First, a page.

FSCW extraction methods adhere to the principles of green chemistry. Being more efficient, use less solvent and using renewable feedstocks.
A team of 27 researchers, supported by the COST Action, compiled and published the most comprehensive ever review of extraction and processing techniques for FSCW (available here). Waste associated with food has features different to other biowastes and, therefore, has its own set of processing methods, some of these are highlighted below.
In order to ensure the longevity, transportability and the density of the product they are typically broken into smaller pieces, dried and packed in pellets, bails or briquettes.
Subcritical water (100-240°C water) can be used due to the change in its nature from ambient temperature water. At these temperatures the water becomes more solvent and is more likely to be in a dissociated state allowing it to be a key part of acid and base reactions.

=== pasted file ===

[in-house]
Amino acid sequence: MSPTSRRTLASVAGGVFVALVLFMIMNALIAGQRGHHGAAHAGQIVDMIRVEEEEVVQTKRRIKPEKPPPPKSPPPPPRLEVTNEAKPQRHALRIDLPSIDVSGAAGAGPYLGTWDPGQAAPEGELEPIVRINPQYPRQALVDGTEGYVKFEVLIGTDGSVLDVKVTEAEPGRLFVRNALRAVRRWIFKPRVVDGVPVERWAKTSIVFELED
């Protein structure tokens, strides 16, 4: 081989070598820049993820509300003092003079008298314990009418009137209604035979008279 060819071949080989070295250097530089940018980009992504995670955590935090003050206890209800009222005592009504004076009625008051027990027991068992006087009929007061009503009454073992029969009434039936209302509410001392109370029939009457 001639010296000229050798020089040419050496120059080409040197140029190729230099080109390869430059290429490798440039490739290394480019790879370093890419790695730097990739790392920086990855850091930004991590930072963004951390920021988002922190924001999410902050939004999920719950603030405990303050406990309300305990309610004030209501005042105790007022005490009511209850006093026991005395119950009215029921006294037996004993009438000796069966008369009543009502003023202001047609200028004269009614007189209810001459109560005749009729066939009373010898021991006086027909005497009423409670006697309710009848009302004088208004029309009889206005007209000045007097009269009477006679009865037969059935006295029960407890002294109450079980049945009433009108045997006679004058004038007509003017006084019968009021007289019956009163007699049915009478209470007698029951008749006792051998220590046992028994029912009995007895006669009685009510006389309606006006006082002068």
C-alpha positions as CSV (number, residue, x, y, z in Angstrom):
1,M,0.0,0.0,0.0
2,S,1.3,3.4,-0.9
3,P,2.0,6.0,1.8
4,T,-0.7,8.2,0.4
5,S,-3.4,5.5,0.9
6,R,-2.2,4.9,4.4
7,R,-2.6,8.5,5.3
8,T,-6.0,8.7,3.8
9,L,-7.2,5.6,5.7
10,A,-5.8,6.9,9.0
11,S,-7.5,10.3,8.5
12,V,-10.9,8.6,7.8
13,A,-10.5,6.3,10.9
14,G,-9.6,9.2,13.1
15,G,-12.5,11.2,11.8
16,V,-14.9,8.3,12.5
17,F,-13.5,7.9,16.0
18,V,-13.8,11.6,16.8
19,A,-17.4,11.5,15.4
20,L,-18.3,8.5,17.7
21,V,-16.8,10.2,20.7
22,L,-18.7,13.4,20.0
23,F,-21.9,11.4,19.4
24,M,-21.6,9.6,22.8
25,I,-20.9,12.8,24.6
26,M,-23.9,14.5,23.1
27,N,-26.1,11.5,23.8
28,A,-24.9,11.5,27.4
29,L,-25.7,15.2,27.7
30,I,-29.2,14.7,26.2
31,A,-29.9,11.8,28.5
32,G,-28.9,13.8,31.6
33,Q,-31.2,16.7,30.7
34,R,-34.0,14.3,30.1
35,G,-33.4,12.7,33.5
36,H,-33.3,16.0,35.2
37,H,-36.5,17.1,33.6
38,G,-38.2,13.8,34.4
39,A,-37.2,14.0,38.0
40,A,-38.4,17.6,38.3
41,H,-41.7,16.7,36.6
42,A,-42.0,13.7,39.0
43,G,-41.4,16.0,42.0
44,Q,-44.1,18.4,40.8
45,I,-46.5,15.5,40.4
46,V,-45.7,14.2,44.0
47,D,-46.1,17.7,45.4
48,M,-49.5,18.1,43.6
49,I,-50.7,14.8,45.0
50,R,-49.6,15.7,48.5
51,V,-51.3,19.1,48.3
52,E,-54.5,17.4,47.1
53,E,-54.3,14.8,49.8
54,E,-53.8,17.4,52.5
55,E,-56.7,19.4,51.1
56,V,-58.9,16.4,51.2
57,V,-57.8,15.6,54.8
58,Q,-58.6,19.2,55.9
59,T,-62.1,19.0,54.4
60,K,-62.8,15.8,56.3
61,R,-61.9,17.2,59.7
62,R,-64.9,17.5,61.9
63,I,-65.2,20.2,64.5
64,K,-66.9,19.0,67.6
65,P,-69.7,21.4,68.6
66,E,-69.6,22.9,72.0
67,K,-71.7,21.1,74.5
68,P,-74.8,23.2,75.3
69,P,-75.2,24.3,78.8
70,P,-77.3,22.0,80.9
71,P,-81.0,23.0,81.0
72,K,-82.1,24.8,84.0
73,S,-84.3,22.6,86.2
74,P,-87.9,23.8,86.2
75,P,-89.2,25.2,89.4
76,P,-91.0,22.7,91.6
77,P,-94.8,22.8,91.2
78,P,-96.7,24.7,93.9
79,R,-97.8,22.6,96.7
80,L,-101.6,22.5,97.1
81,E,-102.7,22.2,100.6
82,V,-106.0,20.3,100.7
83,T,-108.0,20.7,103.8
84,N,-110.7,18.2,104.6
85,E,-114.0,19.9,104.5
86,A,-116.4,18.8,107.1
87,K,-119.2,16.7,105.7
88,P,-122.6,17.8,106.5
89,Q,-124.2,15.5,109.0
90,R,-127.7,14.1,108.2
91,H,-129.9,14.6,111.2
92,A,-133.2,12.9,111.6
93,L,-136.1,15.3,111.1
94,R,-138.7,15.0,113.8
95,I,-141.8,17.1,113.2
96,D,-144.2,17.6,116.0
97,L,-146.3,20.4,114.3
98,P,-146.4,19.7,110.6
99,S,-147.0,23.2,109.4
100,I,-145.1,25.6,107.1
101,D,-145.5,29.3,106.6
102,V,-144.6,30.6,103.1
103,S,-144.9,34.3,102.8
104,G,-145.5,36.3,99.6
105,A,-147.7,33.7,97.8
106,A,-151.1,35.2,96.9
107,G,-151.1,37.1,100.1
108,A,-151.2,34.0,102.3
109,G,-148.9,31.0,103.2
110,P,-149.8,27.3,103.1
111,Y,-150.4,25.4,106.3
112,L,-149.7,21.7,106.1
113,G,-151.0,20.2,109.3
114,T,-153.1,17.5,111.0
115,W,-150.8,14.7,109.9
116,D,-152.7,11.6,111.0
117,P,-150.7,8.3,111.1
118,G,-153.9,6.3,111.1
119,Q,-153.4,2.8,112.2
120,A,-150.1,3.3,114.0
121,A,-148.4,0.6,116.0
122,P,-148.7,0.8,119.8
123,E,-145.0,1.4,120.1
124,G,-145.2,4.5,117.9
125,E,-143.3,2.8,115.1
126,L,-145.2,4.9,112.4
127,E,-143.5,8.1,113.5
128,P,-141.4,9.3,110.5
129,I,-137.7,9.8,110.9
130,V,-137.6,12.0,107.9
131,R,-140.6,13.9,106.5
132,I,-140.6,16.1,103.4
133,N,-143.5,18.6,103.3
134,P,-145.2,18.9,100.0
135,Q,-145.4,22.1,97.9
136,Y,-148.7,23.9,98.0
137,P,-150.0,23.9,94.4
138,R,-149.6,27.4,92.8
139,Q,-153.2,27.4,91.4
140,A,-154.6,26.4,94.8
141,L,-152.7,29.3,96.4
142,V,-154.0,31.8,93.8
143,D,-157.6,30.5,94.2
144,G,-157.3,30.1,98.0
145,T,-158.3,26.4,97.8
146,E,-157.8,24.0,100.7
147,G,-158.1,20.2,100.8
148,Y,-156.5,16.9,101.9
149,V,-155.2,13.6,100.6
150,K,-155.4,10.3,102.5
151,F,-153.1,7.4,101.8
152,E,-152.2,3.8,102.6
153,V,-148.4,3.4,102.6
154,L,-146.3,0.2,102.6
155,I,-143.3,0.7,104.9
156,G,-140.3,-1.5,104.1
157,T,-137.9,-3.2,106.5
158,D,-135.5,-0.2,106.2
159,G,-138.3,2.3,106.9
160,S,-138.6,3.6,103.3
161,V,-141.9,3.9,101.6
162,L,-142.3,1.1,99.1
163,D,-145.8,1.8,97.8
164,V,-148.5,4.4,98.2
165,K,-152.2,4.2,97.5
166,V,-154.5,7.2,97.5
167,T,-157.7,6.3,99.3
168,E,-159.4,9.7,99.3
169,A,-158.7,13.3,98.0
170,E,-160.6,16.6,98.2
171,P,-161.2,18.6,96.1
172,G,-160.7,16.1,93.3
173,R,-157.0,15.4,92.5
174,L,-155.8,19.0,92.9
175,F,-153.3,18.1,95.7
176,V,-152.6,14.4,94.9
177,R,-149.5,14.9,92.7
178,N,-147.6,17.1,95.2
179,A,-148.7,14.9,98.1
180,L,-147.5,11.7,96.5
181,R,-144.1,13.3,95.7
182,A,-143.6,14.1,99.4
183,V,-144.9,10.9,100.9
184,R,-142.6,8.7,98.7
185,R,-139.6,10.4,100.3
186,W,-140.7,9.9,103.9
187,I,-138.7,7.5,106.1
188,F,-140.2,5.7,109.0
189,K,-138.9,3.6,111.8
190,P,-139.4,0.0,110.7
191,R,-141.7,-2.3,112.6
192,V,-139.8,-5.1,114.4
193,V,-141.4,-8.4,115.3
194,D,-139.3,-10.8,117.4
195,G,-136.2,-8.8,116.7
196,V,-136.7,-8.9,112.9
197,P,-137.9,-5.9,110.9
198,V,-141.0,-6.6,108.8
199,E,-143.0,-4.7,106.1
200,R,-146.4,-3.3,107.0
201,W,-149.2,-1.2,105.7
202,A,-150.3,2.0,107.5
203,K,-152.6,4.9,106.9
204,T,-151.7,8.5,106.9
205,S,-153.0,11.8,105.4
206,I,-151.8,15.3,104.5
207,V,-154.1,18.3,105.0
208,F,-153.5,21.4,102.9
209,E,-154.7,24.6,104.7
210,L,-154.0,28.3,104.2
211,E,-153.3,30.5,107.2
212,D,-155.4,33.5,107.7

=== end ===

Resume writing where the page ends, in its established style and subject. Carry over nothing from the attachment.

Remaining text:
Supercritical Carbon Dioxide
Supercritical CO2 (>31.1°C,>7.39MPa) is a renewable, non-toxic and easily recyclable super selective solvent. It can be used for the extraction of oils, waxes and other molecules.
Microwave Assisted Extraction
MAE is preferable over traditional heating methods as it has reduced energy and solvent consumption and a reduced extraction time.
Simulated Moving Bed Chromatography
SMBC tackles column chromatography inefficiencies by amending the simulated speed, taking the slow moving particles in the direction of the bed and allowing the fast moving ones to move countercurrent– facilitating collection from different outlets.
High Hydrostatic Pressure
HHSP is a process in which finished items (already packed) are subjected to pressures in excess of 400MPa, which inactivates bacteria, viruses and moulds.[BACK TO TOP]